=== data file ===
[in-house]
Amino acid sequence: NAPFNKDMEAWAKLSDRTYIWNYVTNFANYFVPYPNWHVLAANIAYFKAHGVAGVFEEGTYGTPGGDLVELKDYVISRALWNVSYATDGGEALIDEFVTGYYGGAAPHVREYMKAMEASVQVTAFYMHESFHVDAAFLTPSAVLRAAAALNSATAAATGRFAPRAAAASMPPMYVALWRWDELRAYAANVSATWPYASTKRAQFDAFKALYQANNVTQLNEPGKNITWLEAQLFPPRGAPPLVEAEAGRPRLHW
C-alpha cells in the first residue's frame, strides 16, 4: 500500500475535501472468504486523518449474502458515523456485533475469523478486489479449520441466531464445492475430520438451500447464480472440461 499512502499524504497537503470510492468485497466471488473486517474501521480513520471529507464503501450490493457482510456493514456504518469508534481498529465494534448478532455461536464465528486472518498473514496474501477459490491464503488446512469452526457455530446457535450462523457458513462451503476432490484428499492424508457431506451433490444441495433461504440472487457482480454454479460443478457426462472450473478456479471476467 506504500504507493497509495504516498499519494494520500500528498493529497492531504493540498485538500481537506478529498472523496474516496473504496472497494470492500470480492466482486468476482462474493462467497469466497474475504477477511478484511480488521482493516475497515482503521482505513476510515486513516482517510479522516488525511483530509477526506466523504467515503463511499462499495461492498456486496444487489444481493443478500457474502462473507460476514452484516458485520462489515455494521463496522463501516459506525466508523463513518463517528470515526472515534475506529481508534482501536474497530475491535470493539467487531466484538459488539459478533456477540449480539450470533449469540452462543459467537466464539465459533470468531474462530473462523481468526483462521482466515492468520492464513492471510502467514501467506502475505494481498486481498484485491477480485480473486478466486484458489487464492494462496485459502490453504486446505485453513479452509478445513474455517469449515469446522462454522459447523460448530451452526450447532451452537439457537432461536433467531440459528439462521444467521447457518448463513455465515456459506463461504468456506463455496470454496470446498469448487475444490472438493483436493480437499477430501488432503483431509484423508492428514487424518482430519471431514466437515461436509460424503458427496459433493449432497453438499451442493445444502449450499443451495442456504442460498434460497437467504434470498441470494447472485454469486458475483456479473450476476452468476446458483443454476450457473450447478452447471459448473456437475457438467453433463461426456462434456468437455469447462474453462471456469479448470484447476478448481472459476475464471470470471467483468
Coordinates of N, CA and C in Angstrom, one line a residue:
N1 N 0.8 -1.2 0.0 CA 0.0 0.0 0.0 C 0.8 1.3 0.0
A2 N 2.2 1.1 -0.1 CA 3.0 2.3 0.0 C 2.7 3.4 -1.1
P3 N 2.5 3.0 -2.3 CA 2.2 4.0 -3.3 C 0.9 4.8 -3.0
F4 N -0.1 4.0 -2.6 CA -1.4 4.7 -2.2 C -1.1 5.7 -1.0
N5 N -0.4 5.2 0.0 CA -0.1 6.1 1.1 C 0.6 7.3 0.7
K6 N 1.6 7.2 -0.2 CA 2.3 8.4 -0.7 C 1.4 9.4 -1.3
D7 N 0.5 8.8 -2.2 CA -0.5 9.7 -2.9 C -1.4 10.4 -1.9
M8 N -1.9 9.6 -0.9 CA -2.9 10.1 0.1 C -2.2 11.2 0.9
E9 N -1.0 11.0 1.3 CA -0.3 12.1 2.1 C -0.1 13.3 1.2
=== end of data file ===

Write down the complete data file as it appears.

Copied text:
[in-house]
Amino acid sequence: NAPFNKDMEAWAKLSDRTYIWNYVTNFANYFVPYPNWHVLAANIAYFKAHGVAGVFEEGTYGTPGGDLVELKDYVISRALWNVSYATDGGEALIDEFVTGYYGGAAPHVREYMKAMEASVQVTAFYMHESFHVDAAFLTPSAVLRAAAALNSATAAATGRFAPRAAAASMPPMYVALWRWDELRAYAANVSATWPYASTKRAQFDAFKALYQANNVTQLNEPGKNITWLEAQLFPPRGAPPLVEAEAGRPRLHW
C-alpha cells in the first residue's frame, strides 16, 4: 500500500475535501472468504486523518449474502458515523456485533475469523478486489479449520441466531464445492475430520438451500447464480472440461 499512502499524504497537503470510492468485497466471488473486517474501521480513520471529507464503501450490493457482510456493514456504518469508534481498529465494534448478532455461536464465528486472518498473514496474501477459490491464503488446512469452526457455530446457535450462523457458513462451503476432490484428499492424508457431506451433490444441495433461504440472487457482480454454479460443478457426462472450473478456479471476467 506504500504507493497509495504516498499519494494520500500528498493529497492531504493540498485538500481537506478529498472523496474516496473504496472497494470492500470480492466482486468476482462474493462467497469466497474475504477477511478484511480488521482493516475497515482503521482505513476510515486513516482517510479522516488525511483530509477526506466523504467515503463511499462499495461492498456486496444487489444481493443478500457474502462473507460476514452484516458485520462489515455494521463496522463501516459506525466508523463513518463517528470515526472515534475506529481508534482501536474497530475491535470493539467487531466484538459488539459478533456477540449480539450470533449469540452462543459467537466464539465459533470468531474462530473462523481468526483462521482466515492468520492464513492471510502467514501467506502475505494481498486481498484485491477480485480473486478466486484458489487464492494462496485459502490453504486446505485453513479452509478445513474455517469449515469446522462454522459447523460448530451452526450447532451452537439457537432461536433467531440459528439462521444467521447457518448463513455465515456459506463461504468456506463455496470454496470446498469448487475444490472438493483436493480437499477430501488432503483431509484423508492428514487424518482430519471431514466437515461436509460424503458427496459433493449432497453438499451442493445444502449450499443451495442456504442460498434460497437467504434470498441470494447472485454469486458475483456479473450476476452468476446458483443454476450457473450447478452447471459448473456437475457438467453433463461426456462434456468437455469447462474453462471456469479448470484447476478448481472459476475464471470470471467483468
Coordinates of N, CA and C in Angstrom, one line a residue:
N1 N 0.8 -1.2 0.0 CA 0.0 0.0 0.0 C 0.8 1.3 0.0
A2 N 2.2 1.1 -0.1 CA 3.0 2.3 0.0 C 2.7 3.4 -1.1
P3 N 2.5 3.0 -2.3 CA 2.2 4.0 -3.3 C 0.9 4.8 -3.0
F4 N -0.1 4.0 -2.6 CA -1.4 4.7 -2.2 C -1.1 5.7 -1.0
N5 N -0.4 5.2 0.0 CA -0.1 6.1 1.1 C 0.6 7.3 0.7
K6 N 1.6 7.2 -0.2 CA 2.3 8.4 -0.7 C 1.4 9.4 -1.3
D7 N 0.5 8.8 -2.2 CA -0.5 9.7 -2.9 C -1.4 10.4 -1.9
M8 N -1.9 9.6 -0.9 CA -2.9 10.1 0.1 C -2.2 11.2 0.9
E9 N -1.0 11.0 1.3 CA -0.3 12.1 2.1 C -0.1 13.3 1.2